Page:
WELLINGTON, New Zealand – Since its time as a British colony and subsequent member of the Commonwealth of Nations, New Zealand has had a natural affinity for tea. It may come as a surprise to some, then, that the nation ranks in the Top 20 for the largest number of coffee consumers per capita – ahead of countries like Australia and even the US. It’s also attributed with inventing the ‘flat white’ (don’t tell the Aussies).
While the industry is currently dominated by international companies like Nestlé and Jacobson Douw Egberts, there are a number of smaller local companies that are also producing top-quality coffee products; often more cheaply than their international counterparts.
Many NZ consumers prefer these local brands not only due to pricing and taste, but because of their generally more personalised service and consumers’ ability to easily monitor these companies’ claims of being organic as well as their fair trade practices.
The industry is also very competitive in terms of coffee shops and developing quality baristas. And, it’s not uncommon for consumers to have a favourite ‘spot’ where they purchase their morning cup.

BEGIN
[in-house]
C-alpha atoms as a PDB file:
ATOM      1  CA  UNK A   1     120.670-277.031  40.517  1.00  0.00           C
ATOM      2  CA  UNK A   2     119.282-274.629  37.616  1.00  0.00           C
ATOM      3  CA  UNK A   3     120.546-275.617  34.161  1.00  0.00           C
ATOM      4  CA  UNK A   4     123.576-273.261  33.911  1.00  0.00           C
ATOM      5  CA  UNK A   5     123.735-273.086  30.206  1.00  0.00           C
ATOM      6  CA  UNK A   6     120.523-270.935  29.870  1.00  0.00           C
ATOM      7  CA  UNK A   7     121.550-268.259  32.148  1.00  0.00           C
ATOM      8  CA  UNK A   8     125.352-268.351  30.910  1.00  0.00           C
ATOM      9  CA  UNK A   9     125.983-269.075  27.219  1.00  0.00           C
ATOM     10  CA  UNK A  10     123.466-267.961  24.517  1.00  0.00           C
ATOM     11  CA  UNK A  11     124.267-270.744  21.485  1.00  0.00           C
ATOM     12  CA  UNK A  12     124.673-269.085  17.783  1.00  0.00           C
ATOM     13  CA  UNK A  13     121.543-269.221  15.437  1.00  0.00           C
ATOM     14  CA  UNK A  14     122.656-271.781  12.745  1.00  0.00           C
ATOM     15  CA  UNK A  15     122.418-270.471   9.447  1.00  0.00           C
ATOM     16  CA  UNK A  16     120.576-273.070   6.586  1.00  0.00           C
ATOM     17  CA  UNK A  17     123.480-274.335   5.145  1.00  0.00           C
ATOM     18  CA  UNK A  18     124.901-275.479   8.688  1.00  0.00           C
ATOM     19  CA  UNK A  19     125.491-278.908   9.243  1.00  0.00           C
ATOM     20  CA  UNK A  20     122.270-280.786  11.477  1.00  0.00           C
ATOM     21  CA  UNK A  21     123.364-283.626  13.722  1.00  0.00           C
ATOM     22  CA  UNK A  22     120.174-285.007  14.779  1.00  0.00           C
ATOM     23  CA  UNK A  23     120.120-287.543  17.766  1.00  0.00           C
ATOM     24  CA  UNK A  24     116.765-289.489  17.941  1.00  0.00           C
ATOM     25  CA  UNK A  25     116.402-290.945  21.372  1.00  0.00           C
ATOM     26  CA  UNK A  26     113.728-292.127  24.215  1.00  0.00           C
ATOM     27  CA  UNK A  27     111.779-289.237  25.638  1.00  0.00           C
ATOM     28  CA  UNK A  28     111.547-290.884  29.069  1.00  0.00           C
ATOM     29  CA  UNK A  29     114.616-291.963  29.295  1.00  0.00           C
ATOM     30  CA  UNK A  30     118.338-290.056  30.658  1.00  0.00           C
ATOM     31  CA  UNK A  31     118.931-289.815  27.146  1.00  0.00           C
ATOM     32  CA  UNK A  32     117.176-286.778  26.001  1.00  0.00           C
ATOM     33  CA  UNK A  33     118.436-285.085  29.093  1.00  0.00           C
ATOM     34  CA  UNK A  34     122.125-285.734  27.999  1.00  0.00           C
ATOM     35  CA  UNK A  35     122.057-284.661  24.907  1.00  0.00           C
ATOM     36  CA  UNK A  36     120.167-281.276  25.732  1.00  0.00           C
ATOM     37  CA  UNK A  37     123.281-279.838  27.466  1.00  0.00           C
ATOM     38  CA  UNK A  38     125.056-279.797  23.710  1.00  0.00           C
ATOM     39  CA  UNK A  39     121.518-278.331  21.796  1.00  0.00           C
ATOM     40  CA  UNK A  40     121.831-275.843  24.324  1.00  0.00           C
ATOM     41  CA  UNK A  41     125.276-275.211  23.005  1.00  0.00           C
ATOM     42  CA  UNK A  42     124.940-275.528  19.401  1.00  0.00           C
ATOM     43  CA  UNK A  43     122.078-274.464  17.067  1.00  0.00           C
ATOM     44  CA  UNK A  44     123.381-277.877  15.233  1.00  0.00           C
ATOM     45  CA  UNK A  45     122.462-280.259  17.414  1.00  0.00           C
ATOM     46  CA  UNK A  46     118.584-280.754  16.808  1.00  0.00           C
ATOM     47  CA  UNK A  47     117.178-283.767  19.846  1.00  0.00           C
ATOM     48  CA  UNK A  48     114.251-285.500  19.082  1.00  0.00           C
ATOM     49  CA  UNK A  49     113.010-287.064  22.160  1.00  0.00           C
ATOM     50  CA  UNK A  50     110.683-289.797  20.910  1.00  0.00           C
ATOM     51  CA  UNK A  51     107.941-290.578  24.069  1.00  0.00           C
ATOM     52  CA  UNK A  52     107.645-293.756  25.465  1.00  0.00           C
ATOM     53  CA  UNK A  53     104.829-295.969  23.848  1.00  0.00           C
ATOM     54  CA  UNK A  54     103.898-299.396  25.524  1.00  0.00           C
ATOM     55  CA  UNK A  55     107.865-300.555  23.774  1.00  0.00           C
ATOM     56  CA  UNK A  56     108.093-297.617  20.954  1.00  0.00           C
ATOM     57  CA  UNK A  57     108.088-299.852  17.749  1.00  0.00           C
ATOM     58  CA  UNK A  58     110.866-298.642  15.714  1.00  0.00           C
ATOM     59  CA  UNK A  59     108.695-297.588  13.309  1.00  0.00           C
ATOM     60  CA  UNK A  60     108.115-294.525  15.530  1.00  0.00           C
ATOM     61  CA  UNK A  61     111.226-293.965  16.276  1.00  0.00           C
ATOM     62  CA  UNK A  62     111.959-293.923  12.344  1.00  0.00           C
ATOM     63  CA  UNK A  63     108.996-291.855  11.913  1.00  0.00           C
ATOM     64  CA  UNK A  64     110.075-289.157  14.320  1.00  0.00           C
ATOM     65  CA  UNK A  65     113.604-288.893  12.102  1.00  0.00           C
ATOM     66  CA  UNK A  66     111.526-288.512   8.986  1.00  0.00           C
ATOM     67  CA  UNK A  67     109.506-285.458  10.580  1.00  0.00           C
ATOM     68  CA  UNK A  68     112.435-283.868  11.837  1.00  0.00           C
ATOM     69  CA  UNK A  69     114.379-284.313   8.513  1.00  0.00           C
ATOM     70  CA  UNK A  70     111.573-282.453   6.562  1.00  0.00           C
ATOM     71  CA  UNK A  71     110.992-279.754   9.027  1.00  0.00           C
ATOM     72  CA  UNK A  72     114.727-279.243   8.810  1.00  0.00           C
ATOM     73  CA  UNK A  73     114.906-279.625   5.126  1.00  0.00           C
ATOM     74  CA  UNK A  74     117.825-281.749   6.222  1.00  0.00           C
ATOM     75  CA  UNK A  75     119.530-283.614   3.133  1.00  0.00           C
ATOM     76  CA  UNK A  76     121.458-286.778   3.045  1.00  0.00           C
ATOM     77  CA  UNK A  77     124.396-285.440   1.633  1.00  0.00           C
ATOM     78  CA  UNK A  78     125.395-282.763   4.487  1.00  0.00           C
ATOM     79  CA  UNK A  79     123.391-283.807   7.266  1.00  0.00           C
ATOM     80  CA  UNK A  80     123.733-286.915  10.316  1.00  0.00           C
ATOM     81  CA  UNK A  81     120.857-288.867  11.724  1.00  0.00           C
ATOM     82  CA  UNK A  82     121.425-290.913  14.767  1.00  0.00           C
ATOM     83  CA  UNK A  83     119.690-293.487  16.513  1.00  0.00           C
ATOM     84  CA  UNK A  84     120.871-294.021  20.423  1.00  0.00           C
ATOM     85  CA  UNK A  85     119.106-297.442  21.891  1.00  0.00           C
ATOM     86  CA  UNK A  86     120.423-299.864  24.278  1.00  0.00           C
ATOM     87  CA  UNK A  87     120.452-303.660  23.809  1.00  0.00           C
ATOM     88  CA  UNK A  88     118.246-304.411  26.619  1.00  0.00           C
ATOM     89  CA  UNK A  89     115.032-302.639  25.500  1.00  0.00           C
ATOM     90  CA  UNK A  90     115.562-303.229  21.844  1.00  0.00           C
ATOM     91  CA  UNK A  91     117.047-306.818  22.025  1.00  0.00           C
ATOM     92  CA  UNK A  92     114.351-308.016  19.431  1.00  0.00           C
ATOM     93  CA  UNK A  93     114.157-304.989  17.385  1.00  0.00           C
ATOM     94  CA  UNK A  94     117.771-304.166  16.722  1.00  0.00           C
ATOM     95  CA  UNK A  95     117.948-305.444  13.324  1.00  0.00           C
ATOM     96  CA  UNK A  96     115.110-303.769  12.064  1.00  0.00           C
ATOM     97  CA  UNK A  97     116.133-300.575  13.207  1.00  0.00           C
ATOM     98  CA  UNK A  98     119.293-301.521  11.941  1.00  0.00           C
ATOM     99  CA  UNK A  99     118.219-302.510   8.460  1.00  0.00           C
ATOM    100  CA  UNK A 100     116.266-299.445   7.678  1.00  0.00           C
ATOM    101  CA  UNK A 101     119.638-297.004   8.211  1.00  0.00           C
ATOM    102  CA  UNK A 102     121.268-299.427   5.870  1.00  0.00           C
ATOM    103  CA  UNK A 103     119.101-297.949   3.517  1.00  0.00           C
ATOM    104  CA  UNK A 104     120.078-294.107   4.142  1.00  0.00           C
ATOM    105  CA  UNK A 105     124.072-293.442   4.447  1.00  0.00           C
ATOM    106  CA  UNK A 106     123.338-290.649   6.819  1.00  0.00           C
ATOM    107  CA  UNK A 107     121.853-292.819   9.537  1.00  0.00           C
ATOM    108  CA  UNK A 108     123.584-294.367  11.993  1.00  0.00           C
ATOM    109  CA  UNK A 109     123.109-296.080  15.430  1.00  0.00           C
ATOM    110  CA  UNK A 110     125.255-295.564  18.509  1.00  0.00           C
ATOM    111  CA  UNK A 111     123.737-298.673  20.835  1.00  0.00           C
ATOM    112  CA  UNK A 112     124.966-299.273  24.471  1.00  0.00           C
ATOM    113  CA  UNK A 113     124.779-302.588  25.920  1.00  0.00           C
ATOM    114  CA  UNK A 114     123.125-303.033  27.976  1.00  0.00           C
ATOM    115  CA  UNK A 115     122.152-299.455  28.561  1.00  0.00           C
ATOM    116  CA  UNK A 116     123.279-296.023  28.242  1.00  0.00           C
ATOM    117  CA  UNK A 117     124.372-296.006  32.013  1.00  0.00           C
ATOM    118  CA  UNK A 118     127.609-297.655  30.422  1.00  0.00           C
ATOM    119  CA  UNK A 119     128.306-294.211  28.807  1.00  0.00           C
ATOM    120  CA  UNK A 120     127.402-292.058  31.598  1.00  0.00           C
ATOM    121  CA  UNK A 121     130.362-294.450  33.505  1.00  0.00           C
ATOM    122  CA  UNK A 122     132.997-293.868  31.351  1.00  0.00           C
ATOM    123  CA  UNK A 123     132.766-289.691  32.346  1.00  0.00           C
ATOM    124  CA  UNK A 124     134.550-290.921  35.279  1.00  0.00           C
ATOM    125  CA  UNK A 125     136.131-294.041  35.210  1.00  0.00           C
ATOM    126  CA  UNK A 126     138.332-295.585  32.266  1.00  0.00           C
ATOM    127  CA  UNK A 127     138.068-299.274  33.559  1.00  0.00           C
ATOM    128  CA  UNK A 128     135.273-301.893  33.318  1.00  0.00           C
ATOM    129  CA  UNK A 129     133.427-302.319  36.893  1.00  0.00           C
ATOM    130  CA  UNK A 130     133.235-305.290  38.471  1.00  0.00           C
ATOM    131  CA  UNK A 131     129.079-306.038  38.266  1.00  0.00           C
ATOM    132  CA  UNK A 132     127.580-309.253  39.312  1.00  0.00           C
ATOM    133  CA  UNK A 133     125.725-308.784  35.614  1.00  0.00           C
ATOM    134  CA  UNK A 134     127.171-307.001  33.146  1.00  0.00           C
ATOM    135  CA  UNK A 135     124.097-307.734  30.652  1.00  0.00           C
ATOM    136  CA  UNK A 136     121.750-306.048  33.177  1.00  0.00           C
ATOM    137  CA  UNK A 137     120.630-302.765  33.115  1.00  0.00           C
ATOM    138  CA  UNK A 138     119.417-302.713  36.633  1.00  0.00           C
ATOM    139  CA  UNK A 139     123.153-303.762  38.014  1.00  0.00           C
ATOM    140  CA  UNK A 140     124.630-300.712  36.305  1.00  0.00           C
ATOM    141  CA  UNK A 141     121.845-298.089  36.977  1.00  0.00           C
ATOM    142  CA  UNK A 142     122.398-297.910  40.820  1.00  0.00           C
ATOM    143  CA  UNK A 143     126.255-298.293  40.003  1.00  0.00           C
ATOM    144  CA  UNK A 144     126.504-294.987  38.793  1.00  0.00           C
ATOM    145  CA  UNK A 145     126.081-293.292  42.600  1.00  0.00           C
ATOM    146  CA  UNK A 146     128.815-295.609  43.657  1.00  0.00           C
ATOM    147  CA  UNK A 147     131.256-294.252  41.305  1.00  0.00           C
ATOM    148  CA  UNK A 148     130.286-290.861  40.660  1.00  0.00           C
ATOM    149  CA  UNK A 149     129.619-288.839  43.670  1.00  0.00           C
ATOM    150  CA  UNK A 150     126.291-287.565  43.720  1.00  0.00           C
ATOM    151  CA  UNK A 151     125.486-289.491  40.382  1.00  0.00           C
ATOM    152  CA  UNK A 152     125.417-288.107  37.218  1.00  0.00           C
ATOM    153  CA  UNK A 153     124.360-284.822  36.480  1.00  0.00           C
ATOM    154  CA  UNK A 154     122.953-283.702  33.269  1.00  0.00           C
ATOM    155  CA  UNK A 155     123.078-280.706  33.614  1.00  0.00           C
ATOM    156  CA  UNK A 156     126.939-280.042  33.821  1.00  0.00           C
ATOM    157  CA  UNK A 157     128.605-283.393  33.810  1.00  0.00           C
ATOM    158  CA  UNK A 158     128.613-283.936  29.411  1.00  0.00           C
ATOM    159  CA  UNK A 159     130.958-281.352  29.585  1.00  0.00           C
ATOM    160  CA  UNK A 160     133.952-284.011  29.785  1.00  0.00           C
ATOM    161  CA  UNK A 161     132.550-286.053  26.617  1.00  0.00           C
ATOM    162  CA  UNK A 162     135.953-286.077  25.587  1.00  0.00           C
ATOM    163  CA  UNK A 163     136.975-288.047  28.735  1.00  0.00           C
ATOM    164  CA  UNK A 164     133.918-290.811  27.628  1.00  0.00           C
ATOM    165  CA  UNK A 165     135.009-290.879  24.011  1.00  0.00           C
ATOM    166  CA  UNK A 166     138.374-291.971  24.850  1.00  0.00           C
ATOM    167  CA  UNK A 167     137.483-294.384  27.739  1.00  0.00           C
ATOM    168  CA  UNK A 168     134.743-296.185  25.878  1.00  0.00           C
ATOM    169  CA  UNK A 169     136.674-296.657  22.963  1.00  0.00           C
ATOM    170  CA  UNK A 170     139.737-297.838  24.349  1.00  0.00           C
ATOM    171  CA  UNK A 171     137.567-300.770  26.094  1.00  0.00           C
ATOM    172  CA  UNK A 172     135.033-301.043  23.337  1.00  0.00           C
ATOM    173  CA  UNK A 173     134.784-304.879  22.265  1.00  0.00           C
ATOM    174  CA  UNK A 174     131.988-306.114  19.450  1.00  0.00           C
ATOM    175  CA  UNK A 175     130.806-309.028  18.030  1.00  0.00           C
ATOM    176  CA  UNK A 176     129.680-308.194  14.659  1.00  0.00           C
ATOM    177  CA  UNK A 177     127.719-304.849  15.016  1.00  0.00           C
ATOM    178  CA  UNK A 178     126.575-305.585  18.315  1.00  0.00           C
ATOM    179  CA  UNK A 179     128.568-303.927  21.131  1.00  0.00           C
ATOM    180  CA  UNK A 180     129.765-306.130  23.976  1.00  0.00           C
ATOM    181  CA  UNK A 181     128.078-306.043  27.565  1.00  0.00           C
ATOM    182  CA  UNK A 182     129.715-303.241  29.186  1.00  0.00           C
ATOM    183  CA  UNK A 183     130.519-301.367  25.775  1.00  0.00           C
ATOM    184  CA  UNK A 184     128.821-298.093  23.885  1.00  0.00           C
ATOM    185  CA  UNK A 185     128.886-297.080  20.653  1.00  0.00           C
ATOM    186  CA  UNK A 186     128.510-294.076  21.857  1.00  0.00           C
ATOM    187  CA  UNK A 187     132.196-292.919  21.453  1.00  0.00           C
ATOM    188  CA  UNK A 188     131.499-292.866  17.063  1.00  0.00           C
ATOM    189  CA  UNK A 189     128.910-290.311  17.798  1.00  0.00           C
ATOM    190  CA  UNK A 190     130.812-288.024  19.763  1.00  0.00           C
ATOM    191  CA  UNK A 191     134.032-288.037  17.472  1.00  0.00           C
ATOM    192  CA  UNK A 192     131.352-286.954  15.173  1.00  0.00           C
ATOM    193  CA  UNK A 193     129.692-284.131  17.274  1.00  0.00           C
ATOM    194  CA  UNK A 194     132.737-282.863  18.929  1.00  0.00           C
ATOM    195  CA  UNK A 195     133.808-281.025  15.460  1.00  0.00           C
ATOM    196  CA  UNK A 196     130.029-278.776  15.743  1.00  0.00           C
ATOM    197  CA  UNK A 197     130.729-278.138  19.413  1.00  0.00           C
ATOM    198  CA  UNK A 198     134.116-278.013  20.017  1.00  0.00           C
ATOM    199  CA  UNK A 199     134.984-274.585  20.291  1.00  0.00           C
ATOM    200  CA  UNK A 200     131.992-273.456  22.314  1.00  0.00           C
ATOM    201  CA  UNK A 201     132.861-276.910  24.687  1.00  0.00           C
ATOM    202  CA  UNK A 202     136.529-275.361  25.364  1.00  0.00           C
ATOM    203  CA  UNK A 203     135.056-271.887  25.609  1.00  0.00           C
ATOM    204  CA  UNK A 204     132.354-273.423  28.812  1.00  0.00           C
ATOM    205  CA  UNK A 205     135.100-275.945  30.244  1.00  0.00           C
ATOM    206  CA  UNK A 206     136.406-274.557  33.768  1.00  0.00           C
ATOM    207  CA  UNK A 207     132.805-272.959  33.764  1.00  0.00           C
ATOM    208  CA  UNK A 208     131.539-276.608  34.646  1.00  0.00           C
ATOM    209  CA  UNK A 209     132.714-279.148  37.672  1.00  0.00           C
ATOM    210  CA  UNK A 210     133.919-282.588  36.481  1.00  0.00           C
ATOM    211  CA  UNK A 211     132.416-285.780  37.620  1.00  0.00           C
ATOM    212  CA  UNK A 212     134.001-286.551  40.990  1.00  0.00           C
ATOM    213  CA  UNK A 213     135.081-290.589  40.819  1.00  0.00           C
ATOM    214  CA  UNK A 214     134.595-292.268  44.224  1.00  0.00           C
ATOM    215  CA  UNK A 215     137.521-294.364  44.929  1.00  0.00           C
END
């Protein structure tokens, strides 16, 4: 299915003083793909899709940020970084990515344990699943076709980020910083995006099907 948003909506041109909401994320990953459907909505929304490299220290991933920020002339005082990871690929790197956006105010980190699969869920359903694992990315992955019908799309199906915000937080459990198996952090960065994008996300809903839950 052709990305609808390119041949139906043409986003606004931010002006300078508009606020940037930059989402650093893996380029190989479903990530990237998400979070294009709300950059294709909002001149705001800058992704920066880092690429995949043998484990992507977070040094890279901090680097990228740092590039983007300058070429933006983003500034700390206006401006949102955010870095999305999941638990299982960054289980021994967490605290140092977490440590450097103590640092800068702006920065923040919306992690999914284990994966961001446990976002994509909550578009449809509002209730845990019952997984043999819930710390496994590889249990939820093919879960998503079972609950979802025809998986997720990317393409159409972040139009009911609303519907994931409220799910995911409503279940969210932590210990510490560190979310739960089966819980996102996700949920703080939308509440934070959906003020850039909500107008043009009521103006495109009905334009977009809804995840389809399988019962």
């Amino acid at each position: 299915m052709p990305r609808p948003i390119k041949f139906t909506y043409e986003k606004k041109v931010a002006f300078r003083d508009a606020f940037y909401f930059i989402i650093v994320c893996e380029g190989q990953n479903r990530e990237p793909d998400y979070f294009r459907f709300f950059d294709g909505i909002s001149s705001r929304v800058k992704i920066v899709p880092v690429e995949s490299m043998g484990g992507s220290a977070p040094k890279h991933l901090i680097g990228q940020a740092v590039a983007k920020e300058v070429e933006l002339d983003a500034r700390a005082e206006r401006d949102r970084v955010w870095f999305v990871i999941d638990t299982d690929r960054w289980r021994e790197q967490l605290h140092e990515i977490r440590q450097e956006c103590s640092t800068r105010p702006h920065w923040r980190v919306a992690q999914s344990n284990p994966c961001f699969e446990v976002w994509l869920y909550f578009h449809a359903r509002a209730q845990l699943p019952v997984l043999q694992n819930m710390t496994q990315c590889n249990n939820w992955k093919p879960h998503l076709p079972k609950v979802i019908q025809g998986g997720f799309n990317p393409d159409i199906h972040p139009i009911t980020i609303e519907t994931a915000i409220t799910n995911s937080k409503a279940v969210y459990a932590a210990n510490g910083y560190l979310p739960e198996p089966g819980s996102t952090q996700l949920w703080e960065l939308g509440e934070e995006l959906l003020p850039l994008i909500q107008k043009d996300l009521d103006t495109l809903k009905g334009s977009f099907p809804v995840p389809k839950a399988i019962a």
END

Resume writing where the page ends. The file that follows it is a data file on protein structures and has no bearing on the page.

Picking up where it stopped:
In terms of recent developments in the coffee retail market, there has been a sharp uptake in the purchase of coffee machines for home use.
This increase is attributed to the impact of Covid-19, with many consumers unable to visit a local coffee shop and/or no longer able to afford coffee shop prices. Of the home options, fresh ground coffee pods are the biggest sellers.
While this may have been problematic only a few short years ago due to such pods’ wastage and how they were not biodegradable, the fact that many companies now offer recyclable pods has helped to increase their popularity.
For what was once a strong tea drinking nation, NZ’s coffee industry is alive and well and may prove a valuable contributor to the country’s economy in the years ahead.